Fifty-five percent of respondents said they had no downtime, and their disaster recovery strategies worked as they were supposed to. Eleven percent experienced minor interruptions as they switched over to backup power, and another 11% experienced disruption in the availability of minor systems. But 22% said they had major disruptions of critical systems.
Experts point to smaller organizations as the biggest problem areas. Financial institutions and large corporations have traditionally been prepared for disaster, but according to Dianne McAdam, a senior analyst for the Nashua, N.H.-based Data Mobility Group Inc., smaller IT shops have their work cut out for them.
"The events of 9/11 have caused [large companies] to possibly fine-tune their [disaster recovery] plans or more actively test their plans. The small-to-medium market is a different story," she said.
McAdam cited a recent survey from Imation Corp., in which 202 business owners, office managers and IT directors from companies with 100 or fewer employees were asked about their disaster recovery plans.
According to the survey, one in three small and medium-sized businesses is operating without a formal disaster recovery strategy in place. Sixty-four percent of companies admit that their data backup and disaster recovery plans have significant vulnerabilities.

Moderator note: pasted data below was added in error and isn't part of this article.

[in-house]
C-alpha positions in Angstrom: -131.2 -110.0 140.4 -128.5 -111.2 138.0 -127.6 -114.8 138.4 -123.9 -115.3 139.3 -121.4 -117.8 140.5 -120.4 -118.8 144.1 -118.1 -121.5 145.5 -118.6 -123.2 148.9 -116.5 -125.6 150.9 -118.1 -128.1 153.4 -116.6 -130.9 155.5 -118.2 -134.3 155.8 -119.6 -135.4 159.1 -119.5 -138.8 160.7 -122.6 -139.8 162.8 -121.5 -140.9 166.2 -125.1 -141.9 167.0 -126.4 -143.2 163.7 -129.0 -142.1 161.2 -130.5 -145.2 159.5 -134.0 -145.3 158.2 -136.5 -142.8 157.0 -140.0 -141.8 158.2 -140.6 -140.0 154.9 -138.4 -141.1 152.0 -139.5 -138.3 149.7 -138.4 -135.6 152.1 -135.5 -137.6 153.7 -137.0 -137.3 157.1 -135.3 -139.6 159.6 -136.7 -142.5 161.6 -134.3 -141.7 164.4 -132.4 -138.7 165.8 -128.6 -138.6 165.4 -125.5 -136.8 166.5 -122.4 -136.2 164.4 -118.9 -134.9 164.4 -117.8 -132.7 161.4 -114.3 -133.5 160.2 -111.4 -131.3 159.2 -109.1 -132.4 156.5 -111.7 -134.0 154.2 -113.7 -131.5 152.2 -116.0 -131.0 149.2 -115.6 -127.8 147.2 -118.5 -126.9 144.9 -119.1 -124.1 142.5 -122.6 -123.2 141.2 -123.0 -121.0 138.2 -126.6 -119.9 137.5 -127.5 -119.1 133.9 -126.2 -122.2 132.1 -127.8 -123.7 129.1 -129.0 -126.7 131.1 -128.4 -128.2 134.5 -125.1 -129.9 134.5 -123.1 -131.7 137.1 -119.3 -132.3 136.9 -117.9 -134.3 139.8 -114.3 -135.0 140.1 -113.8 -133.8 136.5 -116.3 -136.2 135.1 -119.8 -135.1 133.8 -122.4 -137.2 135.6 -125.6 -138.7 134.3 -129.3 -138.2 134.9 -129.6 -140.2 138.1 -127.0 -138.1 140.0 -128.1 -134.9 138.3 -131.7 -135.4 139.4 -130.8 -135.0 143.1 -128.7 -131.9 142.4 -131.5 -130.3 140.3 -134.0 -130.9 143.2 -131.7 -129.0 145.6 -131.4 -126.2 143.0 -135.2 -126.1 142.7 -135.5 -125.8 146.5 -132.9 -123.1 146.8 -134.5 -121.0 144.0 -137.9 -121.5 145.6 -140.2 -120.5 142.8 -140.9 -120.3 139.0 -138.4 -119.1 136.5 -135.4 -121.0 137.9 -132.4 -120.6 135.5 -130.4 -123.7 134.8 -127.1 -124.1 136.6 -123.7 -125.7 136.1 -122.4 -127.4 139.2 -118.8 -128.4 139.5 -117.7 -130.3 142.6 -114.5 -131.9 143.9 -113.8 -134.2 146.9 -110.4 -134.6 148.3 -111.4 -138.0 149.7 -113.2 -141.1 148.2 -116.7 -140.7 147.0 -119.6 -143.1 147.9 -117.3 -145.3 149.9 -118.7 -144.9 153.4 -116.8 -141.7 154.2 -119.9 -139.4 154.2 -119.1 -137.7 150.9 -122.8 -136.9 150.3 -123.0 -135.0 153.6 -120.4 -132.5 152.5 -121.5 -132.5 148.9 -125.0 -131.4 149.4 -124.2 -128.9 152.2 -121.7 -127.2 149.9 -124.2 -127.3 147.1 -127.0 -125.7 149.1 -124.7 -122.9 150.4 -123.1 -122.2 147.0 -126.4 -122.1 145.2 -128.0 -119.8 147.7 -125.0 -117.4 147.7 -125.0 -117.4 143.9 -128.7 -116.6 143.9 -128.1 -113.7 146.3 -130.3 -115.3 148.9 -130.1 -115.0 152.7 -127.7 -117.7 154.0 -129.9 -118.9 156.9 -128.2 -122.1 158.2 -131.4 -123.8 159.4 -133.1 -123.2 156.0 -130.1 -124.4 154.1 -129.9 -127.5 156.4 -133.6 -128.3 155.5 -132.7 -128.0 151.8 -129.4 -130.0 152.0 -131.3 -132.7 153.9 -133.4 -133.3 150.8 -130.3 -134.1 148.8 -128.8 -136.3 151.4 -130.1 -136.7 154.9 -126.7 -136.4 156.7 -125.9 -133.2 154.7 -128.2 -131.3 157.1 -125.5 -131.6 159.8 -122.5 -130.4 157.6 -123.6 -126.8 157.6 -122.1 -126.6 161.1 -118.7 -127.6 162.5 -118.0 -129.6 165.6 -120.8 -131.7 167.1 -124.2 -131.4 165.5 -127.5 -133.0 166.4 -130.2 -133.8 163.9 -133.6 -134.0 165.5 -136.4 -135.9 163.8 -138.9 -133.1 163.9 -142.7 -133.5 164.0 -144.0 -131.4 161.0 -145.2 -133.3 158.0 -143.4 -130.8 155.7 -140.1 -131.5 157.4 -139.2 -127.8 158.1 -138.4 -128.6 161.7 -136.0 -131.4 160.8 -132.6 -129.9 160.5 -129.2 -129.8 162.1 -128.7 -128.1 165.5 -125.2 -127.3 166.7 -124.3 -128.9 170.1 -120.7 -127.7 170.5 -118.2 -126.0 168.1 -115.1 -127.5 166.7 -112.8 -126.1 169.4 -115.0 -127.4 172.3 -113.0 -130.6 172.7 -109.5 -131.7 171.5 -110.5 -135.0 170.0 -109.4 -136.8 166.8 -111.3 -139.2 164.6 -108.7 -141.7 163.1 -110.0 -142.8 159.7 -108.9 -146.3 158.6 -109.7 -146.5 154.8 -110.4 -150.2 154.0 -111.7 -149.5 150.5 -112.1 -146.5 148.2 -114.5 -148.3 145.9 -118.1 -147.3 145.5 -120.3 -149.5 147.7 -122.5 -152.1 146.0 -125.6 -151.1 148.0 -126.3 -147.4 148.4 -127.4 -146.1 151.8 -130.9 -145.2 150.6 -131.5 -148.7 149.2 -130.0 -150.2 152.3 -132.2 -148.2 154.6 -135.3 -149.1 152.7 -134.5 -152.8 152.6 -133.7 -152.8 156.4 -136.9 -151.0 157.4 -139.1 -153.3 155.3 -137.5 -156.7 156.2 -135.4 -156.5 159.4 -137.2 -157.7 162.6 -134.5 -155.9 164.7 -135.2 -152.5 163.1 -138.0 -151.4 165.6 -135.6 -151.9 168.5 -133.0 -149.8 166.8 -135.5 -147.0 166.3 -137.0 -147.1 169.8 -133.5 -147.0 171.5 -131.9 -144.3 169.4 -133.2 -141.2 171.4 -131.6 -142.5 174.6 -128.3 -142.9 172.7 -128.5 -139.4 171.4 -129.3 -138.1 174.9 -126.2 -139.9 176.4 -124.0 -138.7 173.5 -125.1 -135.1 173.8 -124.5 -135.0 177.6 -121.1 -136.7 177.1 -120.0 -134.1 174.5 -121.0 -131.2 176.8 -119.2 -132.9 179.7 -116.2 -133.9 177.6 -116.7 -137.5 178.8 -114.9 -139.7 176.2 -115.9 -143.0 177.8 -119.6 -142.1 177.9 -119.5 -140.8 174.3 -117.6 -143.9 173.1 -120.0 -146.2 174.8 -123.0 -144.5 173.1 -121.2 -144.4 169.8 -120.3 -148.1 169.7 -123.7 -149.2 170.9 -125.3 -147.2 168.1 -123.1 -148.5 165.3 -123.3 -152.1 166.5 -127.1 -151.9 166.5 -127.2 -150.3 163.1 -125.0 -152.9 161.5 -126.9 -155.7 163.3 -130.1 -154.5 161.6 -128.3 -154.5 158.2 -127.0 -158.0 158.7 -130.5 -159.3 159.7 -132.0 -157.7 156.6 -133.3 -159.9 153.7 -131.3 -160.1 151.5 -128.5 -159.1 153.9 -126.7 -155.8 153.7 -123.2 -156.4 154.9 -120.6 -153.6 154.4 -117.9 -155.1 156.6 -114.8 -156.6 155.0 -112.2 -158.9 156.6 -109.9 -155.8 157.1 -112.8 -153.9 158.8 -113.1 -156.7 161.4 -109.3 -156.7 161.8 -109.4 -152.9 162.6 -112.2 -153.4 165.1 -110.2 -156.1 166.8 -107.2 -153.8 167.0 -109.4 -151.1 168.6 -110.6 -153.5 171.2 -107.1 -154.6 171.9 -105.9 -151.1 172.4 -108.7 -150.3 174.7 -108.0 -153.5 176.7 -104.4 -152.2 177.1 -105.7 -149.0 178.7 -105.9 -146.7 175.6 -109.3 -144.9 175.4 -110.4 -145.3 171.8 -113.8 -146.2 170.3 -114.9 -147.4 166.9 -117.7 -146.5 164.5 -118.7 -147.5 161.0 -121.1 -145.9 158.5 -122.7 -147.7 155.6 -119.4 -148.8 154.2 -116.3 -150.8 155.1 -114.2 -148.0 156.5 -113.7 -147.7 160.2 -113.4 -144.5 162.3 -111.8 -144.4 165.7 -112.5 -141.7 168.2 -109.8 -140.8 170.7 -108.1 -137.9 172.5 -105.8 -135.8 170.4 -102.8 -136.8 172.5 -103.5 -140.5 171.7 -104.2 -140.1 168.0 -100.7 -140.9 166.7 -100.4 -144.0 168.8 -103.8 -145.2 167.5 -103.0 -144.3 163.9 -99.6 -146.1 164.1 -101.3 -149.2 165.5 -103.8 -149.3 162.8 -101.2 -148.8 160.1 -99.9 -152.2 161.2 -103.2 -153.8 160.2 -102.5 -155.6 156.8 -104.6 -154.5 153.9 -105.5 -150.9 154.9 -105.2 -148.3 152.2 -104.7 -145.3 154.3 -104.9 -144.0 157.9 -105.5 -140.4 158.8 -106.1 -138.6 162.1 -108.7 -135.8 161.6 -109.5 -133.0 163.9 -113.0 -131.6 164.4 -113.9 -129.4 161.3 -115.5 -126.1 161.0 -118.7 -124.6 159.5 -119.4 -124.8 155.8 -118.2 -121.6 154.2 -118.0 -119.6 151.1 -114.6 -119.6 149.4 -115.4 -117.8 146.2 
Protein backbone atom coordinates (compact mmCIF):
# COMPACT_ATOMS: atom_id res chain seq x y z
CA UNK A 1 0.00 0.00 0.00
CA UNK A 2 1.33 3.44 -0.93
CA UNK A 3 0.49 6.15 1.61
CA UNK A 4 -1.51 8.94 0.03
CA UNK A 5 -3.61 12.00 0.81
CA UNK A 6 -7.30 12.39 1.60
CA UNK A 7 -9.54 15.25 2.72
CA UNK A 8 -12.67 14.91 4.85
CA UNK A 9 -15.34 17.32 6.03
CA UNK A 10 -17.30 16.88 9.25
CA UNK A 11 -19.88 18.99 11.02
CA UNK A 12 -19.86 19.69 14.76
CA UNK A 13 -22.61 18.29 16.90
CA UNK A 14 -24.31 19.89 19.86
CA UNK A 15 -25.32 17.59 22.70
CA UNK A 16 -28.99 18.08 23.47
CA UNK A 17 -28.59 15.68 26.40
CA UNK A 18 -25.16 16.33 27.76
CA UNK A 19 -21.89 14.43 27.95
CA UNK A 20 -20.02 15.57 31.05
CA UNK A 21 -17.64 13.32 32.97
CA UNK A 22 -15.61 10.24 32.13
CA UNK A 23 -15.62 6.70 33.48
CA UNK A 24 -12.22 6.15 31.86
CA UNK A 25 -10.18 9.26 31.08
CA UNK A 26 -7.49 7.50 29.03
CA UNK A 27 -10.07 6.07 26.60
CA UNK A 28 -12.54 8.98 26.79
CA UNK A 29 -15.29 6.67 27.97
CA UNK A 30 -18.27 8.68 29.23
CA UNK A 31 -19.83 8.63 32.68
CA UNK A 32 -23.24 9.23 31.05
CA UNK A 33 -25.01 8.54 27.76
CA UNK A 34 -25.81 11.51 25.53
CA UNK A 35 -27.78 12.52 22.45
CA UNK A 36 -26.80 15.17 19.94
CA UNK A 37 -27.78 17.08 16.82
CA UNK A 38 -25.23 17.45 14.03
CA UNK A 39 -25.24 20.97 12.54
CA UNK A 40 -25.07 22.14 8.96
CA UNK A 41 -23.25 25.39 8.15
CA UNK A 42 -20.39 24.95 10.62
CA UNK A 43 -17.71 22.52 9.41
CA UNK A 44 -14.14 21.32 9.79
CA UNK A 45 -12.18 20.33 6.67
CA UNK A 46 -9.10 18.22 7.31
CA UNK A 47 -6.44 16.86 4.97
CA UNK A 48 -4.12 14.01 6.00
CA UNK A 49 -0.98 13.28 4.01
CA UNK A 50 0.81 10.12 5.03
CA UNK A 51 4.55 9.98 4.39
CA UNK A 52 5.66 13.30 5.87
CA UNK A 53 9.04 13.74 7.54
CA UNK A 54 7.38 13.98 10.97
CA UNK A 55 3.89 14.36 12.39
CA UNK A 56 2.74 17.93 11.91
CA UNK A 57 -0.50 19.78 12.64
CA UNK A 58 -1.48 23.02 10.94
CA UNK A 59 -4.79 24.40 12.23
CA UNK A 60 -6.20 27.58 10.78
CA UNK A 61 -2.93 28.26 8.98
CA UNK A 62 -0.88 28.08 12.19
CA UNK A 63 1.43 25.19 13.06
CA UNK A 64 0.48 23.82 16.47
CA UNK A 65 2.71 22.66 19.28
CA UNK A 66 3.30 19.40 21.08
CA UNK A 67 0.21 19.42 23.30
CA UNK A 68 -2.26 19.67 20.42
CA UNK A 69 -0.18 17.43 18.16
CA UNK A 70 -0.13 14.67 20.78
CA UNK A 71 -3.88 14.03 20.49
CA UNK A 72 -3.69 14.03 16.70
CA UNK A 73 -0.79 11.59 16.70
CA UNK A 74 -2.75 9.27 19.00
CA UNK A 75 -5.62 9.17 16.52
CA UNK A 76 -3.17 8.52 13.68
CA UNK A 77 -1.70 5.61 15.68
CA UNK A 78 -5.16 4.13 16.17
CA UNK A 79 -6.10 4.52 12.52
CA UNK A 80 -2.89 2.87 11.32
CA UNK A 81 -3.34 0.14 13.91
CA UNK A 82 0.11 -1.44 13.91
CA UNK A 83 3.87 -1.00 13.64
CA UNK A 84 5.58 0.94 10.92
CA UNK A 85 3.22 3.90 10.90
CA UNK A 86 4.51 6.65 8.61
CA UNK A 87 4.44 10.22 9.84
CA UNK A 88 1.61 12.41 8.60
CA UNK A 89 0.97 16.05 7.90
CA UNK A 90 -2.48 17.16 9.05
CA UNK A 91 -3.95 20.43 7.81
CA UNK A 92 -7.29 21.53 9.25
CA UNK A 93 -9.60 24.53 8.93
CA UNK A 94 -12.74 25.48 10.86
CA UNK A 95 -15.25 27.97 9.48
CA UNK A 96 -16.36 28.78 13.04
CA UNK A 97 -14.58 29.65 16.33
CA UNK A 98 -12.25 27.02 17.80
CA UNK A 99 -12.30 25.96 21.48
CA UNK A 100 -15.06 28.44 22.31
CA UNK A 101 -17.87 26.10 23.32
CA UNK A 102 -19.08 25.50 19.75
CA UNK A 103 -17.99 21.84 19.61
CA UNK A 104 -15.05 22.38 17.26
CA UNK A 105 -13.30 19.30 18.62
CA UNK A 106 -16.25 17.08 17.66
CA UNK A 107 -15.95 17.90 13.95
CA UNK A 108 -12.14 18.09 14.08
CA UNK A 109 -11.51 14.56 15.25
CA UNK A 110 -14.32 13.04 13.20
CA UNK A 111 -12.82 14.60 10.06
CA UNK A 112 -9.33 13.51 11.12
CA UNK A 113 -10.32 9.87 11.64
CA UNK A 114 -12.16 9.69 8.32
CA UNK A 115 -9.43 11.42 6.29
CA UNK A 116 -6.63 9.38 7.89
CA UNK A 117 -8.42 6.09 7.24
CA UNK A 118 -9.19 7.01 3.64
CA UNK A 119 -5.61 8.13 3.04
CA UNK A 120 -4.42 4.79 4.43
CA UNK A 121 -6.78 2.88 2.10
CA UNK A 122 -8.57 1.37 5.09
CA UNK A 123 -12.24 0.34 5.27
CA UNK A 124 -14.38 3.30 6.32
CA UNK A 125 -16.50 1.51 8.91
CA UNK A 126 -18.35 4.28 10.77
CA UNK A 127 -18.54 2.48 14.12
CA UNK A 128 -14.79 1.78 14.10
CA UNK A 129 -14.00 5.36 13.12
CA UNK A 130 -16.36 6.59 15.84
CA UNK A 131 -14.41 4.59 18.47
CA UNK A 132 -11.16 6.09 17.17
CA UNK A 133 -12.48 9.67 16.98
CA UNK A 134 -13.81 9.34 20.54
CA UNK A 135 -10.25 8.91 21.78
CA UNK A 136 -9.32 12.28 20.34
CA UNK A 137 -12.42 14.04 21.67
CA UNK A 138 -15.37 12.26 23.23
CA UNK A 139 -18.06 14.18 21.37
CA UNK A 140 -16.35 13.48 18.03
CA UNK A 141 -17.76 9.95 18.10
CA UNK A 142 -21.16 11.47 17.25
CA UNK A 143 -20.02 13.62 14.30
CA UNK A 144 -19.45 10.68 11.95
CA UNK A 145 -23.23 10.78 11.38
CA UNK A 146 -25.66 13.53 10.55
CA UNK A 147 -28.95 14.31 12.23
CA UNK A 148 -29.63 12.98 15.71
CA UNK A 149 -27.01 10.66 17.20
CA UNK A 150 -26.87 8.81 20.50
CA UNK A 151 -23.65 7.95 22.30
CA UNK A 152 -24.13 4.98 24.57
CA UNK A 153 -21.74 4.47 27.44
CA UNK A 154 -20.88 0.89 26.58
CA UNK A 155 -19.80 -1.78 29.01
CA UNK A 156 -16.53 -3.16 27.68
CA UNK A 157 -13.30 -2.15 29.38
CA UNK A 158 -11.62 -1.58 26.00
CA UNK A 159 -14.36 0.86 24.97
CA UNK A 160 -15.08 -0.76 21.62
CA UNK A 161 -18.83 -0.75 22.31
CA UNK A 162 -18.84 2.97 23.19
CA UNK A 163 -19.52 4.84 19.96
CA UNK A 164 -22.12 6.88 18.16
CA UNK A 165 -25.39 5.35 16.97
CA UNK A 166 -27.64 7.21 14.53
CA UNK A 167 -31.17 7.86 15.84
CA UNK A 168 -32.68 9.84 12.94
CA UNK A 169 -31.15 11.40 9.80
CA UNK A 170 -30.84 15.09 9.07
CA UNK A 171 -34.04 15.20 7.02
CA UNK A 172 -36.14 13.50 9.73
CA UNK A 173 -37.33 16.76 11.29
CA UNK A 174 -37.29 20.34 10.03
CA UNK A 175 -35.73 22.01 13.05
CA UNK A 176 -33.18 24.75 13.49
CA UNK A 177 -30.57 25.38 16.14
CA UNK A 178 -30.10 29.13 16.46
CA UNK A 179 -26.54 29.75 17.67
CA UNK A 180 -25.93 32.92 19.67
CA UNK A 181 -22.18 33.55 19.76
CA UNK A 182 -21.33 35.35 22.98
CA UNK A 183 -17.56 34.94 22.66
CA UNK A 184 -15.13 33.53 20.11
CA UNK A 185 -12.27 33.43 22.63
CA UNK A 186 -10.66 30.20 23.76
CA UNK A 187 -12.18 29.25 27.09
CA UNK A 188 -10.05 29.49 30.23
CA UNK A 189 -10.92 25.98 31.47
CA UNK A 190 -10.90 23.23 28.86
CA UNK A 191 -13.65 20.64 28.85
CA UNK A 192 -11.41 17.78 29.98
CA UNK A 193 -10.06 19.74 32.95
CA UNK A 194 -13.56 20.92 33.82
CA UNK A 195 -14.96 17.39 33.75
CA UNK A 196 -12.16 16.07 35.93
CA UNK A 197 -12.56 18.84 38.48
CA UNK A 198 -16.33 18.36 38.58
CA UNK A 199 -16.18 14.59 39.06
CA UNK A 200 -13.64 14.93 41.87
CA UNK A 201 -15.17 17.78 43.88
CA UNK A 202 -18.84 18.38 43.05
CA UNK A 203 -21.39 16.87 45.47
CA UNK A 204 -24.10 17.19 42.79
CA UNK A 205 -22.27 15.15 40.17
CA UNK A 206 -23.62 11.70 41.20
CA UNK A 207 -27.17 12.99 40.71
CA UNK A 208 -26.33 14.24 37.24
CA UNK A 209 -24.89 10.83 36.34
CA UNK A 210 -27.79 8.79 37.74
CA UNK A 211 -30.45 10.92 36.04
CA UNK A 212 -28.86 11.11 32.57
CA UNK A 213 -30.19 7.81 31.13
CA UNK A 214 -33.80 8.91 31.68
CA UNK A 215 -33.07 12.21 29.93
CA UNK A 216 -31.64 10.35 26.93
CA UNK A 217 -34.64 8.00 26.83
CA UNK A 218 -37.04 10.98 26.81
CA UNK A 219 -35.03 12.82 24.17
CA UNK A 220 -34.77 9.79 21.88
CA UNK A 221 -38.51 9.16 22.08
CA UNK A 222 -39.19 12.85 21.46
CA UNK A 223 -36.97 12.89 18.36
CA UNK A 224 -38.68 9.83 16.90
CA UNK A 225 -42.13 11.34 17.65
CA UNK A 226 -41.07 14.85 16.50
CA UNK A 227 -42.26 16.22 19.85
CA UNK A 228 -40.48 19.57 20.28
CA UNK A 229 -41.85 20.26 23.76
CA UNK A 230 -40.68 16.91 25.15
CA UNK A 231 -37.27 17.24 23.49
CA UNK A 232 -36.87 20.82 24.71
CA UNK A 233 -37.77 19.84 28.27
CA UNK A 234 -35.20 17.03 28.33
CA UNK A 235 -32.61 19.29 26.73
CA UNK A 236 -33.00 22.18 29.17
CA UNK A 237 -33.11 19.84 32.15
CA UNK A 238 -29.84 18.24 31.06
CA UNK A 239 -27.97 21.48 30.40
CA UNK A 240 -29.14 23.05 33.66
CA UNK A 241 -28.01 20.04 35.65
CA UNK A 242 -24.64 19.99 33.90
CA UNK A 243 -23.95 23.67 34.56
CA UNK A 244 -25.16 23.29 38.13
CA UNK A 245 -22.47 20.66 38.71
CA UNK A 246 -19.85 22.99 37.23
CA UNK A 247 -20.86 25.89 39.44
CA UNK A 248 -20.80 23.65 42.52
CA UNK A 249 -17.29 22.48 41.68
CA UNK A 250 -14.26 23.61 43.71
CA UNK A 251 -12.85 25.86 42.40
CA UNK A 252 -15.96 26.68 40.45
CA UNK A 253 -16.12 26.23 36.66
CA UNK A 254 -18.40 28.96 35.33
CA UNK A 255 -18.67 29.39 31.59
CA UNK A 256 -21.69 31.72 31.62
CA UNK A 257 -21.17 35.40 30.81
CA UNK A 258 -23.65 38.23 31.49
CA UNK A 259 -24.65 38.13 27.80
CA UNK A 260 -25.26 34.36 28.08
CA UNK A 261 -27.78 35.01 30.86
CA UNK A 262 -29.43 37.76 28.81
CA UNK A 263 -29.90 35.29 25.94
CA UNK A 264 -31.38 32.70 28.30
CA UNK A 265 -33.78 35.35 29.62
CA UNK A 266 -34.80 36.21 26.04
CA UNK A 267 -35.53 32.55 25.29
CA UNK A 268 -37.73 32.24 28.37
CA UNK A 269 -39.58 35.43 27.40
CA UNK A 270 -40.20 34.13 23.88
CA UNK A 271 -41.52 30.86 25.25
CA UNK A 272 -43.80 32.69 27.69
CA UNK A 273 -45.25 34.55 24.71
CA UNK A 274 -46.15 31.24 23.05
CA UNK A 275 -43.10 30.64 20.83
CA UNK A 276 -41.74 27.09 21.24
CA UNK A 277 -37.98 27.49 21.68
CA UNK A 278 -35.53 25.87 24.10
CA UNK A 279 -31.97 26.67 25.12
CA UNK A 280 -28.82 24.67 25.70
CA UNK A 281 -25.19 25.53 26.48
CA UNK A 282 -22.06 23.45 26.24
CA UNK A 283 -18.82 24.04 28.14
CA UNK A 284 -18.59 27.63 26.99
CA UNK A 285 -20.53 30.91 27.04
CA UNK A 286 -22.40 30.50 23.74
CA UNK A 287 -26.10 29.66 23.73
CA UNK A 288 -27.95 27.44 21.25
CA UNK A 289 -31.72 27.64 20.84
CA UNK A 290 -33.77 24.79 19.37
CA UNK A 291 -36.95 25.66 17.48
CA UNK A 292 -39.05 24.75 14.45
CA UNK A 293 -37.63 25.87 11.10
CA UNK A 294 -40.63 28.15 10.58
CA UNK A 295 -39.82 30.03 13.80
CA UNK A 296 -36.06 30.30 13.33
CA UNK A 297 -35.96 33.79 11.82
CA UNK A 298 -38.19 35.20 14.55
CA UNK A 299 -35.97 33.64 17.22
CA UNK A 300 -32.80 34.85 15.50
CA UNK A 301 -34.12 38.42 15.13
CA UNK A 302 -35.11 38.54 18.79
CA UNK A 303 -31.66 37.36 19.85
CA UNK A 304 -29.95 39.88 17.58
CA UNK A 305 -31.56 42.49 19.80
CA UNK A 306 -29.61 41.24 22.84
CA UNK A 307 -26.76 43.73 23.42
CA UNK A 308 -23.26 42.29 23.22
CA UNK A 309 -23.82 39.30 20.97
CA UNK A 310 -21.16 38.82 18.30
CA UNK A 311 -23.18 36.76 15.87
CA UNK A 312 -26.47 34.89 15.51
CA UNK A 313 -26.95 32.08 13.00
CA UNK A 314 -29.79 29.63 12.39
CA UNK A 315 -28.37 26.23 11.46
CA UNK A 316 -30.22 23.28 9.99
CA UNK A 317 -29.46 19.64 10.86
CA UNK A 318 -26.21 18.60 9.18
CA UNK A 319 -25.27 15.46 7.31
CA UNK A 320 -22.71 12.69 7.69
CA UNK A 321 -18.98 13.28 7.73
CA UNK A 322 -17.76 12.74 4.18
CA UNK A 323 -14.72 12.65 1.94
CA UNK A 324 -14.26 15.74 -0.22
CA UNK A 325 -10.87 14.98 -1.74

"I firmly believe that small companies continue to remain very exposed to potential data loss," said Charlie Frey, president of QuickSAN Corp., a Rochester, N.Y., company that specializes in disaster recover for small-to-medium-sized businesses.
Frey said most medium-sized companies have good tape backup strategies in place that include off-site storage. However, small companies, those with less than five servers, continue to have a hit-or-miss strategy, one that may involve tape or CD-ROM backups.
According to Daniel Morreale, chief information officer for the North Bronx Healthcare Network (NBHN), which comprises the North Central Bronx Hospital and Jacobi Medical Center, said his systems faired very well during the blackout, but putting the disaster recovery plan to the test has helped to identify several things the NBHN can do better.